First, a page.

must mal heat to such a degree, that a sufficient always be electric in those countries, and quantity is not left for the support of life. In put them into their windows : which they such cases, the person first feels himself ex. find to be much more effectual in keeping out tremely chill and uneasy ; hę turns listless, the cold than any other substance.

unwilling to walk or use exercise to keep him. Cold, or rather the absence of heat, is the self warm, and at last turns drowsy, sits down destroyer of all vegetable life, when increased to refresh himself with sleep, but wakes no to an excessive degree. It is found that many more. garden plants and Powers, which seem to be With regard to the term congelation, it is very stout and hardy, go off at a little increase applied to water when it freezes into ice; to metals, when they resume their solid form freight pro rata: and when a ship is insured after being melted by heat; or to glass, wax, and such a misfortune happens, the insured pitch, tallow, &c. when they harden again commonly transfer those gooils over to the asafter having been rendered Auid by heat. But suters, towards a satisfaction of what they it differs from crystallization, which is rather make good. Lex mercat. a separation of the particles of a solid from a FREIGHT, also denotes a duty of 50 sols per Auid in which it had been dissolved more by ton fornierly paid to the crown of France, by the the moisture than the action of heat.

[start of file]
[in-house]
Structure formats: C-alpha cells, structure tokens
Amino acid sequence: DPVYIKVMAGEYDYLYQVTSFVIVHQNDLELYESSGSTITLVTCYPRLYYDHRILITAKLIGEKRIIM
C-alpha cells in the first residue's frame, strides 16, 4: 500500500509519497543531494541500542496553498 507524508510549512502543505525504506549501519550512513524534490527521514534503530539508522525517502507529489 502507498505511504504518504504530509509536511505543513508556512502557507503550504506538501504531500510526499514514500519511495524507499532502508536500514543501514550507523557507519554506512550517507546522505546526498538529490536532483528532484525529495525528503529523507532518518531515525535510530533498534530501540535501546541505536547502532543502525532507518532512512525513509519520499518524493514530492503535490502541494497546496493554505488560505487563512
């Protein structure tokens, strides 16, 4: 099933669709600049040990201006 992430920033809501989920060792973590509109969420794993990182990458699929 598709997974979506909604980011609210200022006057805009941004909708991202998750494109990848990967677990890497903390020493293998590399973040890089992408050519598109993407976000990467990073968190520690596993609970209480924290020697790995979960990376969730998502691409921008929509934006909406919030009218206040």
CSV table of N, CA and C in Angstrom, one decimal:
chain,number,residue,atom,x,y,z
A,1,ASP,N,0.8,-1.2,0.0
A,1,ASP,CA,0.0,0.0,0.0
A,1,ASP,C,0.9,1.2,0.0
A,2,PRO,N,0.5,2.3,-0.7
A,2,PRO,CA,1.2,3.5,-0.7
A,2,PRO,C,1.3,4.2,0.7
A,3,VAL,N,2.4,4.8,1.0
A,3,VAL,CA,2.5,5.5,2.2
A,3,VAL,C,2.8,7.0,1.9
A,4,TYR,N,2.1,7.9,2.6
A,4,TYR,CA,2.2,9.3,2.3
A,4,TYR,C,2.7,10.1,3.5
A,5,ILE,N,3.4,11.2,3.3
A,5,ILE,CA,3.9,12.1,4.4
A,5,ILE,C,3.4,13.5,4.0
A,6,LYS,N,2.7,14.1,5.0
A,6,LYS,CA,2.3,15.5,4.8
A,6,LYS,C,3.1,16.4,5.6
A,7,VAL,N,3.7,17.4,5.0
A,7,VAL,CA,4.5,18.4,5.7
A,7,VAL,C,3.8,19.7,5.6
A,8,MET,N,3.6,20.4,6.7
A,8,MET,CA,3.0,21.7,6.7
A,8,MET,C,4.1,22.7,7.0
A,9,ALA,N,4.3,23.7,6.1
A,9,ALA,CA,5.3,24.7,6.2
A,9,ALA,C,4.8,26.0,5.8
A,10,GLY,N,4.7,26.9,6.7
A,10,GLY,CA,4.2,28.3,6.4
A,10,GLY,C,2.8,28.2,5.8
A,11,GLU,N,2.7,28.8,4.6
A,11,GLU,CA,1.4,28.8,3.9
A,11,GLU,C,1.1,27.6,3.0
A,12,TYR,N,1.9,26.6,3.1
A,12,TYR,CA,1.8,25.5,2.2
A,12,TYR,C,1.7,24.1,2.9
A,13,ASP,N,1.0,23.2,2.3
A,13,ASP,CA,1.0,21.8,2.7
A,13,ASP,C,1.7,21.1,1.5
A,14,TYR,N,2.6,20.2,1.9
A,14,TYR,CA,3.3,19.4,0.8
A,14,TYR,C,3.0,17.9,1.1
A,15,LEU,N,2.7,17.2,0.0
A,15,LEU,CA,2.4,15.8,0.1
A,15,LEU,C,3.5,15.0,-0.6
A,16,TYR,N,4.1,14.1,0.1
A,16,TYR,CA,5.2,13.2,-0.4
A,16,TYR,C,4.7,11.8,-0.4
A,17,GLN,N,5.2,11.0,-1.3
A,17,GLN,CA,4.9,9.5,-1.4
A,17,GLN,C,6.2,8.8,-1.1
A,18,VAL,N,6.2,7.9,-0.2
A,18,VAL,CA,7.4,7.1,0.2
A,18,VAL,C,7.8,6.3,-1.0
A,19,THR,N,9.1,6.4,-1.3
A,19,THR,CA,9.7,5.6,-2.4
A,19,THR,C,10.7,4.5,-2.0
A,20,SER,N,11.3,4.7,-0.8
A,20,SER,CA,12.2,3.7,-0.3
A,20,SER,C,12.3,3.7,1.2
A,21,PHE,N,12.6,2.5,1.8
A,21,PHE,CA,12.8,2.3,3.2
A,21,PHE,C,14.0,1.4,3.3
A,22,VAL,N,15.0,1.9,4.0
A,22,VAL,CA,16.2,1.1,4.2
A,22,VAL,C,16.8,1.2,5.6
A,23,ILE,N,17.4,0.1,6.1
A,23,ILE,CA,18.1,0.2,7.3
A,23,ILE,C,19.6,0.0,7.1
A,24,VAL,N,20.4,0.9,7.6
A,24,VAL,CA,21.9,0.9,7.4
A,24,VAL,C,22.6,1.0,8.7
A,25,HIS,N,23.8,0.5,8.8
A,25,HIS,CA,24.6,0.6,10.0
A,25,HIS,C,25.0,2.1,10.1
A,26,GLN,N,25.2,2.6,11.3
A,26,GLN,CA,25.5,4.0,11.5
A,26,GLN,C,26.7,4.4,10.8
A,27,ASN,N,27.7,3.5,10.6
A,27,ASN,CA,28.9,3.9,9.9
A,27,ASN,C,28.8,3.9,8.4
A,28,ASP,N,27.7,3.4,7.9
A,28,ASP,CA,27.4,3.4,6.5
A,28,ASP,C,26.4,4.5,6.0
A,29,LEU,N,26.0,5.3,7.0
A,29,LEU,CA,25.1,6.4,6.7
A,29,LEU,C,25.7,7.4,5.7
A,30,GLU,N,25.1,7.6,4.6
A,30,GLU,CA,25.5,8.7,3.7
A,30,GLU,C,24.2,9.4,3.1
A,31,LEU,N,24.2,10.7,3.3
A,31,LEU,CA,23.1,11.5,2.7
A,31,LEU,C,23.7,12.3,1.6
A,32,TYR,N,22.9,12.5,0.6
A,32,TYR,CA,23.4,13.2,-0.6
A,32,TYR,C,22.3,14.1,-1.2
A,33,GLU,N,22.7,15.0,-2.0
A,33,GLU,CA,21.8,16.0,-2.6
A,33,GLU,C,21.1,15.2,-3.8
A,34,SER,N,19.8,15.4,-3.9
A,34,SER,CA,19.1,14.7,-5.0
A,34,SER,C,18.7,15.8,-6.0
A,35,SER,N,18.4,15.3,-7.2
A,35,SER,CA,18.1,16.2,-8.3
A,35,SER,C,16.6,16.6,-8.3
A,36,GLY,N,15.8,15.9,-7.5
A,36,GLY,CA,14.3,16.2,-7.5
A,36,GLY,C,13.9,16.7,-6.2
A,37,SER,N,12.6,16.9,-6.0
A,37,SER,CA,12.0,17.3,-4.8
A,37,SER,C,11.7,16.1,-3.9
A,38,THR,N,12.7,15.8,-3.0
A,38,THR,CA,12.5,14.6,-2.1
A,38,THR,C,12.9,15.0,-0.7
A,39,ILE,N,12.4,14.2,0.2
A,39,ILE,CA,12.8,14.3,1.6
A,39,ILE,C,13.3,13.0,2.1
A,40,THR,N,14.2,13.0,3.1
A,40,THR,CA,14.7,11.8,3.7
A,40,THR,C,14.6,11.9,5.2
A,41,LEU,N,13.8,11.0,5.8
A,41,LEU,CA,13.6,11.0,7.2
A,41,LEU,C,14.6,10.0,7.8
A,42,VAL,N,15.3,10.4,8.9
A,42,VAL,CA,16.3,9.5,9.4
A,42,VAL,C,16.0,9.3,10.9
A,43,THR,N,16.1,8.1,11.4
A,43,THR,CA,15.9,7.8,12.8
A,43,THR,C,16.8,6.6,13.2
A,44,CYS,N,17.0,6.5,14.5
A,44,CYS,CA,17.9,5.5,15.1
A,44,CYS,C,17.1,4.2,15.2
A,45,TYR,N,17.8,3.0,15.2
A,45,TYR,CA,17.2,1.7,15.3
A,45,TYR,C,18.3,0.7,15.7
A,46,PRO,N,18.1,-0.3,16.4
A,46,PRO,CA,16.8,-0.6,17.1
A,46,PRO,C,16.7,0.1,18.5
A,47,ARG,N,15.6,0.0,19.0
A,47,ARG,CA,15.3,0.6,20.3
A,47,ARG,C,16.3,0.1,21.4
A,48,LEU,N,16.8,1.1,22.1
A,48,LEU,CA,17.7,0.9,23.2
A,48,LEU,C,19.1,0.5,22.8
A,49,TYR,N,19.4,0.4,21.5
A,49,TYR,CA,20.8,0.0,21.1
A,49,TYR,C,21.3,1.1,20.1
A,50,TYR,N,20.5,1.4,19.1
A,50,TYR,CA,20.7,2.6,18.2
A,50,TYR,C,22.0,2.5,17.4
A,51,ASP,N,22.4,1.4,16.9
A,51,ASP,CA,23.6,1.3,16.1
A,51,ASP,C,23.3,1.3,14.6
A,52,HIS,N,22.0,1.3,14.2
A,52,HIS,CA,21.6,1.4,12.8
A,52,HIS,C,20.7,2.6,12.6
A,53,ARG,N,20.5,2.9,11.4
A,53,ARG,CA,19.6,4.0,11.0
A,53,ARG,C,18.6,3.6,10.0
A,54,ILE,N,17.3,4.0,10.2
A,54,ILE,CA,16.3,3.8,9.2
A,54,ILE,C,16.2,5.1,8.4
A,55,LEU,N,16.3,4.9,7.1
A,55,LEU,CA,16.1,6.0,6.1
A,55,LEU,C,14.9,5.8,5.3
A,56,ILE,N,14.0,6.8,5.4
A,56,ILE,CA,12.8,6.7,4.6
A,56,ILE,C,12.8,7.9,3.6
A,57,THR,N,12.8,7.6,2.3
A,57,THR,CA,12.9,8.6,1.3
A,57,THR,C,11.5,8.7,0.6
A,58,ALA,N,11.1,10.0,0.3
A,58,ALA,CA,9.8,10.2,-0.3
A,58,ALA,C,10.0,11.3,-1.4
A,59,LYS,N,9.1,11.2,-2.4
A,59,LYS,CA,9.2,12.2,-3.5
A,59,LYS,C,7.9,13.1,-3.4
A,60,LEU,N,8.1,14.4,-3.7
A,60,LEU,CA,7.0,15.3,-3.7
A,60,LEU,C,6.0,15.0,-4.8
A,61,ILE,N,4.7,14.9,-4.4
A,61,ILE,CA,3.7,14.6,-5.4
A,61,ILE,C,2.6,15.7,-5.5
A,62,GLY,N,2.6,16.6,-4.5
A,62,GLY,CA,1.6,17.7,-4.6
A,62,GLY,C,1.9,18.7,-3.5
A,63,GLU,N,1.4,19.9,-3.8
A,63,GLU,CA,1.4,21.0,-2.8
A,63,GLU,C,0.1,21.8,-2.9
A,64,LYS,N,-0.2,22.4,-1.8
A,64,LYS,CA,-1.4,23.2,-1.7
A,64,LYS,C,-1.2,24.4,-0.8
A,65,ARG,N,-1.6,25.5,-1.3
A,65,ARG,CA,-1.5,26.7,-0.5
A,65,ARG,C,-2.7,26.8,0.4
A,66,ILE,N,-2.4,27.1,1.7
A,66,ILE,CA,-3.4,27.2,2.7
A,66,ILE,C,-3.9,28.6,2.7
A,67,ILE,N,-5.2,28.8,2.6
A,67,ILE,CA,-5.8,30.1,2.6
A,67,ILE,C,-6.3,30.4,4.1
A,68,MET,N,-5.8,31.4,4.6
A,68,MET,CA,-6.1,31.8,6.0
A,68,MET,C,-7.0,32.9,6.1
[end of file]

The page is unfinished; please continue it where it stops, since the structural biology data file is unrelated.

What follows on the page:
másters of foreign vessels going in, or out of, FREEZING-POINT, denotes the point or the several ports of the kingdom. degree of cold, shewn by a inercurial ther